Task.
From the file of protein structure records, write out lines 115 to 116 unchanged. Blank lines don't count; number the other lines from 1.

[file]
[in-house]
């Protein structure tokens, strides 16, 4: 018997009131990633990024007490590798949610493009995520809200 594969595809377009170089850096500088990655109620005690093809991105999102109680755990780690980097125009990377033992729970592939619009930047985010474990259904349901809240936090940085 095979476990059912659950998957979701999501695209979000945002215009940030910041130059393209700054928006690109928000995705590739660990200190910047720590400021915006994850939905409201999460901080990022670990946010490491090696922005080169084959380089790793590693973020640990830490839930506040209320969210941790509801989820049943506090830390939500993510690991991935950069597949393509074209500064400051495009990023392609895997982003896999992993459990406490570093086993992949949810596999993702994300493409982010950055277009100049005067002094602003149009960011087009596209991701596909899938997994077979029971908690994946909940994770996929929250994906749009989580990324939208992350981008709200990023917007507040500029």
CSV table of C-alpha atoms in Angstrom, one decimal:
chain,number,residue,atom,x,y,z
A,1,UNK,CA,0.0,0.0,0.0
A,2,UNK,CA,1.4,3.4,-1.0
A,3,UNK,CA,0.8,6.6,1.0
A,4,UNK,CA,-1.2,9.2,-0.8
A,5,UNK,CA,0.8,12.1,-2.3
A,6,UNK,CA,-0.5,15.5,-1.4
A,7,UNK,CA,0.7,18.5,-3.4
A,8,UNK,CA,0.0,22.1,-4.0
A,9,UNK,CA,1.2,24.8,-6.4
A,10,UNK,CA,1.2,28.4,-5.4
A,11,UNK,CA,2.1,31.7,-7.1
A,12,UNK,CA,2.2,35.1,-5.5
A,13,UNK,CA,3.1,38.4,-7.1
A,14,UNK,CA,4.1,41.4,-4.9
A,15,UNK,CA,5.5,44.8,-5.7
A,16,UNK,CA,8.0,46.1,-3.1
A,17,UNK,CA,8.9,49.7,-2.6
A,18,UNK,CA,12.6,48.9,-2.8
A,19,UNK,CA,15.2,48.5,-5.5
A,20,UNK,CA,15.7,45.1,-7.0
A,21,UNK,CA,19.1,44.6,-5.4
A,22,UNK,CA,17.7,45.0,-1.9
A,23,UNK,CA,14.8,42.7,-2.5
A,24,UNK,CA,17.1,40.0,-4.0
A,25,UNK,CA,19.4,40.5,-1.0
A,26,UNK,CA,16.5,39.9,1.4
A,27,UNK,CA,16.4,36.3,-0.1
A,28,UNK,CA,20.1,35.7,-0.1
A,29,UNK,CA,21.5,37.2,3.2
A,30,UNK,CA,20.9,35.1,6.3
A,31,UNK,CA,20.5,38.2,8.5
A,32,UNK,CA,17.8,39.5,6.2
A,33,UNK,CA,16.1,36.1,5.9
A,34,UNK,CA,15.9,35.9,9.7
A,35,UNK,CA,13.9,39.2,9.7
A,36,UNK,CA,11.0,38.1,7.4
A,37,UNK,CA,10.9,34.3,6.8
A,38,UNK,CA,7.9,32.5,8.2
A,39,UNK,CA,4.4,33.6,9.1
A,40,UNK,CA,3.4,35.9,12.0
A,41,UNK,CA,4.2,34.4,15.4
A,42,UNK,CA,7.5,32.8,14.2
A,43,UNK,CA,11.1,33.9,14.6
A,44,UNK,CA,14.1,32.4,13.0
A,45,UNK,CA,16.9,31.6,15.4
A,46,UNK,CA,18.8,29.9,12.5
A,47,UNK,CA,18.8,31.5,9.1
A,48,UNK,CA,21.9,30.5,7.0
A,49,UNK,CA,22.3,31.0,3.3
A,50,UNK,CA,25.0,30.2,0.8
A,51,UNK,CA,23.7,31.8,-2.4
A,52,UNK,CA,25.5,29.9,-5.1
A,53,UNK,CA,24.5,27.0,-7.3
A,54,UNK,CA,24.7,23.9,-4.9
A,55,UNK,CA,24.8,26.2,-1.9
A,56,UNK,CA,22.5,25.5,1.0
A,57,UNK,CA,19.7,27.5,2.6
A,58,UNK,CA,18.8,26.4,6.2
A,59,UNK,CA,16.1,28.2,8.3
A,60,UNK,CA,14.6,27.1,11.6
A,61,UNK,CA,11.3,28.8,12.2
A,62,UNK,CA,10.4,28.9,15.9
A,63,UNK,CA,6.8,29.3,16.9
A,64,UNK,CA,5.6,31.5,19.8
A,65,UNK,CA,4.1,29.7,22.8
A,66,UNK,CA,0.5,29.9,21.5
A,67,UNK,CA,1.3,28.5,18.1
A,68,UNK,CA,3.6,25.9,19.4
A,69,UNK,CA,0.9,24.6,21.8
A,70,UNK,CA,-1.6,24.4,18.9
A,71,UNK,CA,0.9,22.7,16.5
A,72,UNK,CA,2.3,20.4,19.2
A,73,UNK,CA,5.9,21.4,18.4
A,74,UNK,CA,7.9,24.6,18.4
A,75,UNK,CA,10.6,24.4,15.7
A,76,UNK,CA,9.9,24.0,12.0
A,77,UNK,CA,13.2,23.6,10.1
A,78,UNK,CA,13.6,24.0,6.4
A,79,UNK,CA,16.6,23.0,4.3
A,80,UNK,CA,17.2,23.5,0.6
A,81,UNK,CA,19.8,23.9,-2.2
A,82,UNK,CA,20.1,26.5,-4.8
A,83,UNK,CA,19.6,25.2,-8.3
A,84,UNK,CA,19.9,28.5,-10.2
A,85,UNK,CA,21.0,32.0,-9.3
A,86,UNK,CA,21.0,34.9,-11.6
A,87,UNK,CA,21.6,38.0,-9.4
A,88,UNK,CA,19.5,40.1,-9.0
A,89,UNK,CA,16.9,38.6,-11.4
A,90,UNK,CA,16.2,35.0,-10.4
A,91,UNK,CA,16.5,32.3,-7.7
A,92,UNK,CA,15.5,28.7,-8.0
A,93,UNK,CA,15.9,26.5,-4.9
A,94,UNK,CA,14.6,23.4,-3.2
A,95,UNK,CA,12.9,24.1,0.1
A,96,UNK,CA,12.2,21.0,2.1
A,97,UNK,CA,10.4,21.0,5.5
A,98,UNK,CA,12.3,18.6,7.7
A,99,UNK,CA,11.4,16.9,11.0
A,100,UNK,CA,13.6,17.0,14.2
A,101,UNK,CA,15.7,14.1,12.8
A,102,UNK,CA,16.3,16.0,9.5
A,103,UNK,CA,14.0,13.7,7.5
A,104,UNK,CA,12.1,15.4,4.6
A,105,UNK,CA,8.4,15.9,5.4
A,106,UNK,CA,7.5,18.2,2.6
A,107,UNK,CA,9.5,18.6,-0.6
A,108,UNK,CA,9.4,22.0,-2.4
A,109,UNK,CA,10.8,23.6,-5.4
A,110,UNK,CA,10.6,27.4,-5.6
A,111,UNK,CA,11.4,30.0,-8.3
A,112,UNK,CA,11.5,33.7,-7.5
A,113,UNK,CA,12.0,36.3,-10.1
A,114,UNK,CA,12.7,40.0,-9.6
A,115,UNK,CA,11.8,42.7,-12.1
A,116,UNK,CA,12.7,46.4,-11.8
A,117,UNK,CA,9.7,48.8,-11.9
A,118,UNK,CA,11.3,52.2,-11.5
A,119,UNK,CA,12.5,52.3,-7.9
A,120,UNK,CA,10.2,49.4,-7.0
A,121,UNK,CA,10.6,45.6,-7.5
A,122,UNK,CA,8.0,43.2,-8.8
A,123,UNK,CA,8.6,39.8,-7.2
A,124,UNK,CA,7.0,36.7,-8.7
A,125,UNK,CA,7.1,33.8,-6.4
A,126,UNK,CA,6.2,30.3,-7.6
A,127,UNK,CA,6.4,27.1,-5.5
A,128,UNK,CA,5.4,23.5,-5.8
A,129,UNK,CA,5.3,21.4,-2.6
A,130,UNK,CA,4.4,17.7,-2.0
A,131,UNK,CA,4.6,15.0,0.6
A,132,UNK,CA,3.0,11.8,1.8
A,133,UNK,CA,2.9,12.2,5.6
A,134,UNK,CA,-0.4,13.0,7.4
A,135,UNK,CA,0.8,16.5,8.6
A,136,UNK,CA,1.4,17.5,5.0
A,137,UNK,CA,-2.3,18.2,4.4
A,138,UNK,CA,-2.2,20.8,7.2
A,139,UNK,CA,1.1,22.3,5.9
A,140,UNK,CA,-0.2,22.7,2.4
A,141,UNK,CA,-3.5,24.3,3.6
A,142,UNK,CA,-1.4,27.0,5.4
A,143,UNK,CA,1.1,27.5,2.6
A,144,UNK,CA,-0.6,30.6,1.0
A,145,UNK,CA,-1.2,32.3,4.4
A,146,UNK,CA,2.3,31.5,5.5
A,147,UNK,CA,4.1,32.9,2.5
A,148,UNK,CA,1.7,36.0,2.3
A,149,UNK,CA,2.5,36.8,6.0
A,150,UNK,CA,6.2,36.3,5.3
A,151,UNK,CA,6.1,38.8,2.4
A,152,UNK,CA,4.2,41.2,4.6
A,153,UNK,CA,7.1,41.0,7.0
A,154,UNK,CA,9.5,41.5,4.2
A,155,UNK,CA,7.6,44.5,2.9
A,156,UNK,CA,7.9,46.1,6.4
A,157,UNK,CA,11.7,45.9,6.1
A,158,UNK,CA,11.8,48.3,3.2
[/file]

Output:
A,111,UNK,CA,11.4,30.0,-8.3
A,112,UNK,CA,11.5,33.7,-7.5